The Boys Next Door
Four mentally challenged men live together under the supervision of a social worker who is seriously considering a career change in The Community Players' touching production of Tom Griffin's comedy, "The Boys Next Door."
Griffin's play examines the life of these four men who struggle each day to accomplish the simplest things, like grocery shopping, housecleaning and holding a conversation. The heart and soul of this story is divided among the four unique personalities inhabiting the New England apartment recreated on stage.
Arnold Wiggins (Paul Oliver), a self-professed nervous wreck, has a gift for gab, an insatiable need for order and a chronic preoccupation with illnesses. The rambunctious Norman Bulansky (Robert Gruslin, Jr.) proudly wears a ring of keys on his waist, works at a donut shop where he routinely helps himself to the inventory and has a twinkle in his eye for Sheila (Katie Leeman), a like-minded girl he just met at a dance.
Lucien P. Smith (Alex Aponte), the most childish of the bunch, has an affinity for books and the library card to prove it despite not knowing how to read. Finally, Barry Klemper (Joseph Chandonnait), the smartest and most deeply affected of the four, fantasizes that he's a professional golfer.
Because their words and actions are as hilarious as they are heartbreaking, their caretaker and close friend, Jack Palmer (Larry Wilson), proclaims -- during a social event for the impaired -- that he can't decide if it's "the saddest place on earth, or the happiest." In other words, Jack is burnt out and determined to try something new, even though the "boys" are his extended family.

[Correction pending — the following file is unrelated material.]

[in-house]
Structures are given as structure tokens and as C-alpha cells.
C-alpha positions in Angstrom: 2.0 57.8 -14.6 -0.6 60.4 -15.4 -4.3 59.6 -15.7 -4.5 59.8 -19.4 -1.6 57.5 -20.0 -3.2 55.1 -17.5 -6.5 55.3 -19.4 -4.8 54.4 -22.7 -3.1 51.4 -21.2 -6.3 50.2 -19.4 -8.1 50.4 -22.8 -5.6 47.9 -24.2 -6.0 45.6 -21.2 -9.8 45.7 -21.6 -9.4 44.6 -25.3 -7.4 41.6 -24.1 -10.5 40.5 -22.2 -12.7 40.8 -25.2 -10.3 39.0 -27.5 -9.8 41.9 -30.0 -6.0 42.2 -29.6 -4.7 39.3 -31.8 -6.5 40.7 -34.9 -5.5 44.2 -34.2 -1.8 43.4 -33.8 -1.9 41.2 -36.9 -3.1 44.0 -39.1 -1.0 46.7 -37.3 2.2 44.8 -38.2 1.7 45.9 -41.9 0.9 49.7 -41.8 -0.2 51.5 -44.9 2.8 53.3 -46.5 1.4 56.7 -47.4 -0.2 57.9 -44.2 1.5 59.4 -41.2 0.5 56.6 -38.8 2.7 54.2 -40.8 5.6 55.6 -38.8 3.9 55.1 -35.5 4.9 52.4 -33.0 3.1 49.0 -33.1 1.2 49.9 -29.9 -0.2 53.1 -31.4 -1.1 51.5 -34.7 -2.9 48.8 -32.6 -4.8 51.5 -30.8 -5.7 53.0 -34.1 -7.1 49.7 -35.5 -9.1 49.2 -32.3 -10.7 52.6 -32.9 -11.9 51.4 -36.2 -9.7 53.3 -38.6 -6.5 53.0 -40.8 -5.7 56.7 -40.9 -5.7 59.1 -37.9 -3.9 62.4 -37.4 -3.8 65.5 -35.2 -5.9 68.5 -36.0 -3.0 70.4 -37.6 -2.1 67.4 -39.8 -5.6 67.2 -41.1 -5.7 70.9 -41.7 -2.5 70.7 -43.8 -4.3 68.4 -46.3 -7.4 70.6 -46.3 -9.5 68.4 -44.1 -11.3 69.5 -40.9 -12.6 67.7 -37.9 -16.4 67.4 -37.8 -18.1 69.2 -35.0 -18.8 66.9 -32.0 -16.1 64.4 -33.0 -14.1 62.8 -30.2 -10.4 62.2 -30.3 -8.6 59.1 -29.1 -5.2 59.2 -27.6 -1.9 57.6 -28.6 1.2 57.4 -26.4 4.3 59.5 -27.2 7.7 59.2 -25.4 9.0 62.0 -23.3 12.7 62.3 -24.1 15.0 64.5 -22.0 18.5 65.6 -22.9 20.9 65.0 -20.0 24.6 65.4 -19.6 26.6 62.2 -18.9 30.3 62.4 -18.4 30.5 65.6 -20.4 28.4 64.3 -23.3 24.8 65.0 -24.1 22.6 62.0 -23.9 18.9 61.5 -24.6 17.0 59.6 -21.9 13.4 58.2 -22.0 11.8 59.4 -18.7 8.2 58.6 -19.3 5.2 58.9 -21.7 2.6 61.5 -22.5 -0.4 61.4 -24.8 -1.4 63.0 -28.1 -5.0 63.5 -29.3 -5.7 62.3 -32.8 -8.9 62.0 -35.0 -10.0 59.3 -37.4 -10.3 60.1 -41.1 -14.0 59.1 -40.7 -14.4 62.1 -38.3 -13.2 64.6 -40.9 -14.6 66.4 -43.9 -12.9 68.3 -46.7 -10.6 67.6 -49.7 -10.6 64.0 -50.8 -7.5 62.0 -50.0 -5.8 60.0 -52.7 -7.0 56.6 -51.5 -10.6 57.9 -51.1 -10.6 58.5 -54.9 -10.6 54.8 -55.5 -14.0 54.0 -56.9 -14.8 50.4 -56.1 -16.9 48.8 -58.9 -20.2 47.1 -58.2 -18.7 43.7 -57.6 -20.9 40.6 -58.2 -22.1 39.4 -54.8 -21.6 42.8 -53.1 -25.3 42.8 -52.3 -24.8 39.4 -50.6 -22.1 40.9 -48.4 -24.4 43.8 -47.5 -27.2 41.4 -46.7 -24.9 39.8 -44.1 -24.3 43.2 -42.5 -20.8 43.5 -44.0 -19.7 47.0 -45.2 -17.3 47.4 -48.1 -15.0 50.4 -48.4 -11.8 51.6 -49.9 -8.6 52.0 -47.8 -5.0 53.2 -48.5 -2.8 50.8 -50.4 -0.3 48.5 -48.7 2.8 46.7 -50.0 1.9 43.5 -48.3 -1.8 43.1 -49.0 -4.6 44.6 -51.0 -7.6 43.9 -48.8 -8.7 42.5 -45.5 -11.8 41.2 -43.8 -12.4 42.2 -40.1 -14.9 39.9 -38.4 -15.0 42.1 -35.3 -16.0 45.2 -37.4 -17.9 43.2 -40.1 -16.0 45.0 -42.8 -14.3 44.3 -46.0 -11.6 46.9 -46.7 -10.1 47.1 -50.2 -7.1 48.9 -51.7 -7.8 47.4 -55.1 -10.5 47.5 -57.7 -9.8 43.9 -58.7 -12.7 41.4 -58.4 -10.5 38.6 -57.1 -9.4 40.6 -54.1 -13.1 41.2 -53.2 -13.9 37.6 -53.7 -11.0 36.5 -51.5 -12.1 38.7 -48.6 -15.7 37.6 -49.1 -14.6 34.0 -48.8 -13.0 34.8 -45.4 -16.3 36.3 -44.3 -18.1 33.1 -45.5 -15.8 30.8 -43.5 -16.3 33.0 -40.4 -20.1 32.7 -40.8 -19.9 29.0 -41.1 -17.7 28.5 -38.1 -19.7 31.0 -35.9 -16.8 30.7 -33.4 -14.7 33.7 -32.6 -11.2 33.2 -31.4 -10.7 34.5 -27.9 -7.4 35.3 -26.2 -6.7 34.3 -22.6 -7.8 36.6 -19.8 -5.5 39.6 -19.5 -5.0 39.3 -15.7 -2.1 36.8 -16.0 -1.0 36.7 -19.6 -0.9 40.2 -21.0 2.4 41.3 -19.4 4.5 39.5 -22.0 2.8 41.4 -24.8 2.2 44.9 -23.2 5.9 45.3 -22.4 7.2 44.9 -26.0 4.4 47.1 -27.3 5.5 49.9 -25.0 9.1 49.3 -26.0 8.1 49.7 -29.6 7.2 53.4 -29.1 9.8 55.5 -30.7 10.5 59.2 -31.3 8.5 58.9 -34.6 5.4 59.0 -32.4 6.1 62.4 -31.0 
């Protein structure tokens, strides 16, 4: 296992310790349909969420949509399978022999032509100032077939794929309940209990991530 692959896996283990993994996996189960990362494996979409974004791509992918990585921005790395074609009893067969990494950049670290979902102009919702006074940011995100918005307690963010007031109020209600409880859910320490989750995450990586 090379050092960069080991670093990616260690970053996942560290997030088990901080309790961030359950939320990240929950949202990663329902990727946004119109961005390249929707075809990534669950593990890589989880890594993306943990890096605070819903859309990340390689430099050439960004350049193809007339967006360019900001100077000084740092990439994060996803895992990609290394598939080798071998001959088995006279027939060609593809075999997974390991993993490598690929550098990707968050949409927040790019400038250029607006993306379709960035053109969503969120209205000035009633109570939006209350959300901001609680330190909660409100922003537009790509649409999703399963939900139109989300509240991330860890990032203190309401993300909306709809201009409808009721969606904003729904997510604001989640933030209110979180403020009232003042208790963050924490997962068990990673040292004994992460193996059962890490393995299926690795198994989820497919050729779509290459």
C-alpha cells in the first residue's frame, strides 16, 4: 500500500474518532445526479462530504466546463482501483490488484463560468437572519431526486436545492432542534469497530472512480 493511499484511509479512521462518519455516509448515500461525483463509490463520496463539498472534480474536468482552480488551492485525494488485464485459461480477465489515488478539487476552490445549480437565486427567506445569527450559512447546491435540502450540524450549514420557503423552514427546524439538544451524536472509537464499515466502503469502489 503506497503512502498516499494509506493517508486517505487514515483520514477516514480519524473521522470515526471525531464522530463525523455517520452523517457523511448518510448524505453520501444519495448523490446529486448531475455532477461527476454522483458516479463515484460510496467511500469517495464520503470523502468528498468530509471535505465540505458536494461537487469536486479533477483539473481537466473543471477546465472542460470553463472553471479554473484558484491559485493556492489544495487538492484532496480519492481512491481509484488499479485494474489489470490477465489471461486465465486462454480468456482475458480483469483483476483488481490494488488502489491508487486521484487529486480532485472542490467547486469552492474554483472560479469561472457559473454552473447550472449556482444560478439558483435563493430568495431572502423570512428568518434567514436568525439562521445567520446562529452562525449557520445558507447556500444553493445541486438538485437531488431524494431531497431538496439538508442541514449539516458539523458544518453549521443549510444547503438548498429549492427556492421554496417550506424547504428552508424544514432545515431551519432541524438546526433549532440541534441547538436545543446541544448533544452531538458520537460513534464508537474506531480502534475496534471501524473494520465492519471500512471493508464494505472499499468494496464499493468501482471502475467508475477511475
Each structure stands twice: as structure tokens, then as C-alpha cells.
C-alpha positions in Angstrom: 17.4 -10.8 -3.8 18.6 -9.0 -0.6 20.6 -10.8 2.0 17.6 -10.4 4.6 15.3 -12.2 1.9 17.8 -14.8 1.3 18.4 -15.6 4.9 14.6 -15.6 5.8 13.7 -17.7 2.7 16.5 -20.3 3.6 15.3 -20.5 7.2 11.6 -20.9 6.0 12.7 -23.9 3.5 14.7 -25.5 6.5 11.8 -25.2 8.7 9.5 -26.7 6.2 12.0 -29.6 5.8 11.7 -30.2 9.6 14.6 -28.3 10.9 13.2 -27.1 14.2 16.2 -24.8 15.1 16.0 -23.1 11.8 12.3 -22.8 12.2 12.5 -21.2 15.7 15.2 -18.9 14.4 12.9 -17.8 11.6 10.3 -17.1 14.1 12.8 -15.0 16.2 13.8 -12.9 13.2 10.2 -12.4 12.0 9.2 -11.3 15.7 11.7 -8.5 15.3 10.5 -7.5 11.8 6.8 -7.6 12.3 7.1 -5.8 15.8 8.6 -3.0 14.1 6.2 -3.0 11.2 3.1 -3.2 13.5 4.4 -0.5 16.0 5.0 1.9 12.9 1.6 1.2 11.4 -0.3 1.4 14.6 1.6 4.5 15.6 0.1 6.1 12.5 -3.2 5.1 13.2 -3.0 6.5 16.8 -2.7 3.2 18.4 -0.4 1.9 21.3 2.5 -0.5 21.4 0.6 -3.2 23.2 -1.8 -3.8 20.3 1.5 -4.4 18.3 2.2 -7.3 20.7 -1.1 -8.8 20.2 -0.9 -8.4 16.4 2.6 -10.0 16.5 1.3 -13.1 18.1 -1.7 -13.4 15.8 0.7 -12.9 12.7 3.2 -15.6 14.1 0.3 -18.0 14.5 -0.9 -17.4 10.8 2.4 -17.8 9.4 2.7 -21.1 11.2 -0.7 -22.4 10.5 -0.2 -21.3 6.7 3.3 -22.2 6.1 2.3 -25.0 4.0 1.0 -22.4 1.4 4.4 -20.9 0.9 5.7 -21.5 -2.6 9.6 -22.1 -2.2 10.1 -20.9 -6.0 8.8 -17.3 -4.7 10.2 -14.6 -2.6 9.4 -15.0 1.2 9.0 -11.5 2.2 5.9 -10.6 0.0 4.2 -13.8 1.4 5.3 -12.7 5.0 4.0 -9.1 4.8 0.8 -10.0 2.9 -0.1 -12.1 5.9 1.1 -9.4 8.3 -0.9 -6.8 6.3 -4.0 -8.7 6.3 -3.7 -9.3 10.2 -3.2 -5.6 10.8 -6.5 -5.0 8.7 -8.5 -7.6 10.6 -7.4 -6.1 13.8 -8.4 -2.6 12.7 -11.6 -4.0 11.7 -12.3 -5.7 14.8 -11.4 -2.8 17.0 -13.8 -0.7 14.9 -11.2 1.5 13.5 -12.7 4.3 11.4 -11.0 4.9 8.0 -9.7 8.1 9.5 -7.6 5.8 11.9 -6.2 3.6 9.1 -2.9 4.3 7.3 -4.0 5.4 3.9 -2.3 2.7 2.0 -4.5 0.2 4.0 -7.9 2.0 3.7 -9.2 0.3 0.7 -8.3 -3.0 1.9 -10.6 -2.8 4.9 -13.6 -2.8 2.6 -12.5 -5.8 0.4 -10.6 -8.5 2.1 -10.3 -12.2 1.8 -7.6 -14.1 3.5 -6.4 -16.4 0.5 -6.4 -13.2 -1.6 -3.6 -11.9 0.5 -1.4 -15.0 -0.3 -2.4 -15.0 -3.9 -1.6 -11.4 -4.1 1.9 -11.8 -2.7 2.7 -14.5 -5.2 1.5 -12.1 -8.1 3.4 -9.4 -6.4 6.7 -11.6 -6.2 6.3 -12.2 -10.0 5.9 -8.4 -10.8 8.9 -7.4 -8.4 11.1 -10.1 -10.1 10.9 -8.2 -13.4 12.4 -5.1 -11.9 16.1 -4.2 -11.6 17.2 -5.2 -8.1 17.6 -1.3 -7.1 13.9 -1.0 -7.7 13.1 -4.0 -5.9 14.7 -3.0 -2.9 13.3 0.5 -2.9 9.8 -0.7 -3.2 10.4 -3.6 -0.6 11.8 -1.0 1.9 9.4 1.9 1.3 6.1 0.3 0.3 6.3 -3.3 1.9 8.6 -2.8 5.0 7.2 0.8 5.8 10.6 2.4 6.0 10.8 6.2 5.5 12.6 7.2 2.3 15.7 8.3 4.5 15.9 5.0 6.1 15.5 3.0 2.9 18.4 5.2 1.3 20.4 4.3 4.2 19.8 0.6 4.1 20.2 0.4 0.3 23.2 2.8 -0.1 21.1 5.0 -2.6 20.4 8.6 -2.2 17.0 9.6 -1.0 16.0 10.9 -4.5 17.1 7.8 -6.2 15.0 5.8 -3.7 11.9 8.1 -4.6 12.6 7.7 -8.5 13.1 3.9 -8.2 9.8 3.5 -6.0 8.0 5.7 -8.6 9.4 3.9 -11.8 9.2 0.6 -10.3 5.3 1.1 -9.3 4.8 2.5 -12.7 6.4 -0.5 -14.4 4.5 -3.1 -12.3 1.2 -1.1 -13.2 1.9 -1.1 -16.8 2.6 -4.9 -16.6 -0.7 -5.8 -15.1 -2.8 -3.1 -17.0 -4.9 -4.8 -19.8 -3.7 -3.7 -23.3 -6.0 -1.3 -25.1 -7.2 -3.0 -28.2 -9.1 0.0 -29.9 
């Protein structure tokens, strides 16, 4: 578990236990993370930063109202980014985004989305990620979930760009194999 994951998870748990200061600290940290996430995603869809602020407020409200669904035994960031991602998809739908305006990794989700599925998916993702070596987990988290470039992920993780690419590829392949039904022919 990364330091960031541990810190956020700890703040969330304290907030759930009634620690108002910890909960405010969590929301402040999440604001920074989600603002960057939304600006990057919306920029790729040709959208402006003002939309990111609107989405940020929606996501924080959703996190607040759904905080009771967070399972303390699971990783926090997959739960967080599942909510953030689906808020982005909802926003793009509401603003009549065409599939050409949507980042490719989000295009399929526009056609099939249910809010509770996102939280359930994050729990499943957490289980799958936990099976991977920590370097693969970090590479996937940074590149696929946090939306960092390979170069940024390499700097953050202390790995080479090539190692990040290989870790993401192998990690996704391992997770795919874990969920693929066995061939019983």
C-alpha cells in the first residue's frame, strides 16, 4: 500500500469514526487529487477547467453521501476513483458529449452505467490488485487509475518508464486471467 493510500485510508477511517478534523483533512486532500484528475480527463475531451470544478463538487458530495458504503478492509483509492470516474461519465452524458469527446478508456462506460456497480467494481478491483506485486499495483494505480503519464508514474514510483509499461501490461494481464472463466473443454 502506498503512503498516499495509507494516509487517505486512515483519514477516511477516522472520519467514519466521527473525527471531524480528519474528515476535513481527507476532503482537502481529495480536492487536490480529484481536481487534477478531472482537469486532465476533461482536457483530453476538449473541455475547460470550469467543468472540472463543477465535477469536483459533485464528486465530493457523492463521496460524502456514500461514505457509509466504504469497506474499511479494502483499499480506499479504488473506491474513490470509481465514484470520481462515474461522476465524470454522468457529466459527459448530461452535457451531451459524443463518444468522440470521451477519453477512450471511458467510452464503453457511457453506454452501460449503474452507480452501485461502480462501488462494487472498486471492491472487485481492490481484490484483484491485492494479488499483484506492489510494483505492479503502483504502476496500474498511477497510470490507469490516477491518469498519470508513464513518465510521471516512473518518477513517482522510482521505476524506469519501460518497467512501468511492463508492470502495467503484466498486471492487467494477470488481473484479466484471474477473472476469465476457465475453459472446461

As the audience becomes better acquainted with this foursome of maladjusted misfits, we are reminded that their needs are essentially the same as everyone's. Norman wants Sheila to love him, Barry is desperate for his father's approval, Lucien wishes everyone would share in his bliss and all Arnold asks for is a little respect.
The actors complement each other beautifully and it is the collective effort of their performances that give this impressive production its strength.
Oliver is an absolute hoot as Arnold, rambling endlessly and adorably, practically to a fault. Gruslin's moving portrayal of Norman is both profound and amusing, and Leeman is equally engaging as his love interest.
Chandonnait's intense performance as Barry will break your heart and leave you breathless, while Weston's earnest delivery as Jack, the consummate professional and voice of reason, helps to keep the boys grounded.
The play's highlight, as well as its most haunting, dramatic moment belongs to Aponte, whose portrayal can best be described as extraordinary. You'll be left shocked and speechless when the infantile Jack addresses the audience to deliver an uncharacteristically eloquent, perfectly enunciated speech about his own mental state.
The playwright's words, brought to life by five fine performances, under the thoughtful direction of Tom DiMaggio, make "The Boys Next Door" a wondrous theatrical event.
"The Boys Next Door" continues through July 29 at Jenks Auditorium, Division Street, Pawtucket. For more information, visit The Community Players' website.